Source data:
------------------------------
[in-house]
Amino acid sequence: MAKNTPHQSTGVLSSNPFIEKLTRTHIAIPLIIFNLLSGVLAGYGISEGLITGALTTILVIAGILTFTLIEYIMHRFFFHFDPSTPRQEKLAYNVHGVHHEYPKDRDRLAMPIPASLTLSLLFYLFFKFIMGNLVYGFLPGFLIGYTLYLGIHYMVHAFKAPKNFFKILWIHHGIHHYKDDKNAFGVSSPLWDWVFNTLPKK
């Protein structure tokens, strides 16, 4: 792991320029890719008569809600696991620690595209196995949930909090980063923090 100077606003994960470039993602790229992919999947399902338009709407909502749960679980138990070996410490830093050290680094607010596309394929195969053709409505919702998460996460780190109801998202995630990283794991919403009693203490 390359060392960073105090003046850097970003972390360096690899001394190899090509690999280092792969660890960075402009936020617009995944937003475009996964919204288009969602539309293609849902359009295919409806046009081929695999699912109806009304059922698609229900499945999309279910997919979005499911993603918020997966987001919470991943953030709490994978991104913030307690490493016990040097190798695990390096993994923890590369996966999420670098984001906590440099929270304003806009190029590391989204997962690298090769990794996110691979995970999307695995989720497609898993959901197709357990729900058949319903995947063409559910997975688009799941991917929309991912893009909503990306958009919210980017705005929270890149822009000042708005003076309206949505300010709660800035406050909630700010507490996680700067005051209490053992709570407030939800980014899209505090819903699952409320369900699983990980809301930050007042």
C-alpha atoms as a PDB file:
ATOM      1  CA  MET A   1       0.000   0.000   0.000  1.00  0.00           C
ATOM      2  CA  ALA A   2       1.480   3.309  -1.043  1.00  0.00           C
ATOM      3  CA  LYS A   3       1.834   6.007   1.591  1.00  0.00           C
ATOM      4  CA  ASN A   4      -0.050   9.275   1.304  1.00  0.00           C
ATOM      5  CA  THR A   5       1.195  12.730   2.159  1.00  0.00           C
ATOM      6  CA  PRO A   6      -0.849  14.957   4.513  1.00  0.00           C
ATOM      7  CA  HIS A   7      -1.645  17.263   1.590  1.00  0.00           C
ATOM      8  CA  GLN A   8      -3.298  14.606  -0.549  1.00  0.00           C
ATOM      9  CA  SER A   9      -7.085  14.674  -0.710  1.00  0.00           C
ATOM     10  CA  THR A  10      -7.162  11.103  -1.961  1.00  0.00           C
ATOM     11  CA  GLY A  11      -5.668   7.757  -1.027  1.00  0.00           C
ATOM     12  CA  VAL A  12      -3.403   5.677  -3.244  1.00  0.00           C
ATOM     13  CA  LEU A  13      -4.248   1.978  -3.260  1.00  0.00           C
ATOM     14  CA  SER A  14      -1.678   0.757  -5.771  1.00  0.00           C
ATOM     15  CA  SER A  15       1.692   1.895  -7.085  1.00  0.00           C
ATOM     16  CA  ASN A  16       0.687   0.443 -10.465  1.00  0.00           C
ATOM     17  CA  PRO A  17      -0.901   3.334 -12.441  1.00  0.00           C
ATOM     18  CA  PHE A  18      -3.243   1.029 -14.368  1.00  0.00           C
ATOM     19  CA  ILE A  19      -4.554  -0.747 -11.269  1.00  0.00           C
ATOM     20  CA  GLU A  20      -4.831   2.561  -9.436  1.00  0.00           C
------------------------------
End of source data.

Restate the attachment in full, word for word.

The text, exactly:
[in-house]
Amino acid sequence: MAKNTPHQSTGVLSSNPFIEKLTRTHIAIPLIIFNLLSGVLAGYGISEGLITGALTTILVIAGILTFTLIEYIMHRFFFHFDPSTPRQEKLAYNVHGVHHEYPKDRDRLAMPIPASLTLSLLFYLFFKFIMGNLVYGFLPGFLIGYTLYLGIHYMVHAFKAPKNFFKILWIHHGIHHYKDDKNAFGVSSPLWDWVFNTLPKK
């Protein structure tokens, strides 16, 4: 792991320029890719008569809600696991620690595209196995949930909090980063923090 100077606003994960470039993602790229992919999947399902338009709407909502749960679980138990070996410490830093050290680094607010596309394929195969053709409505919702998460996460780190109801998202995630990283794991919403009693203490 390359060392960073105090003046850097970003972390360096690899001394190899090509690999280092792969660890960075402009936020617009995944937003475009996964919204288009969602539309293609849902359009295919409806046009081929695999699912109806009304059922698609229900499945999309279910997919979005499911993603918020997966987001919470991943953030709490994978991104913030307690490493016990040097190798695990390096993994923890590369996966999420670098984001906590440099929270304003806009190029590391989204997962690298090769990794996110691979995970999307695995989720497609898993959901197709357990729900058949319903995947063409559910997975688009799941991917929309991912893009909503990306958009919210980017705005929270890149822009000042708005003076309206949505300010709660800035406050909630700010507490996680700067005051209490053992709570407030939800980014899209505090819903699952409320369900699983990980809301930050007042």
C-alpha atoms as a PDB file:
ATOM      1  CA  MET A   1       0.000   0.000   0.000  1.00  0.00           C
ATOM      2  CA  ALA A   2       1.480   3.309  -1.043  1.00  0.00           C
ATOM      3  CA  LYS A   3       1.834   6.007   1.591  1.00  0.00           C
ATOM      4  CA  ASN A   4      -0.050   9.275   1.304  1.00  0.00           C
ATOM      5  CA  THR A   5       1.195  12.730   2.159  1.00  0.00           C
ATOM      6  CA  PRO A   6      -0.849  14.957   4.513  1.00  0.00           C
ATOM      7  CA  HIS A   7      -1.645  17.263   1.590  1.00  0.00           C
ATOM      8  CA  GLN A   8      -3.298  14.606  -0.549  1.00  0.00           C
ATOM      9  CA  SER A   9      -7.085  14.674  -0.710  1.00  0.00           C
ATOM     10  CA  THR A  10      -7.162  11.103  -1.961  1.00  0.00           C
ATOM     11  CA  GLY A  11      -5.668   7.757  -1.027  1.00  0.00           C
ATOM     12  CA  VAL A  12      -3.403   5.677  -3.244  1.00  0.00           C
ATOM     13  CA  LEU A  13      -4.248   1.978  -3.260  1.00  0.00           C
ATOM     14  CA  SER A  14      -1.678   0.757  -5.771  1.00  0.00           C
ATOM     15  CA  SER A  15       1.692   1.895  -7.085  1.00  0.00           C
ATOM     16  CA  ASN A  16       0.687   0.443 -10.465  1.00  0.00           C
ATOM     17  CA  PRO A  17      -0.901   3.334 -12.441  1.00  0.00           C
ATOM     18  CA  PHE A  18      -3.243   1.029 -14.368  1.00  0.00           C
ATOM     19  CA  ILE A  19      -4.554  -0.747 -11.269  1.00  0.00           C
ATOM     20  CA  GLU A  20      -4.831   2.561  -9.436  1.00  0.00           C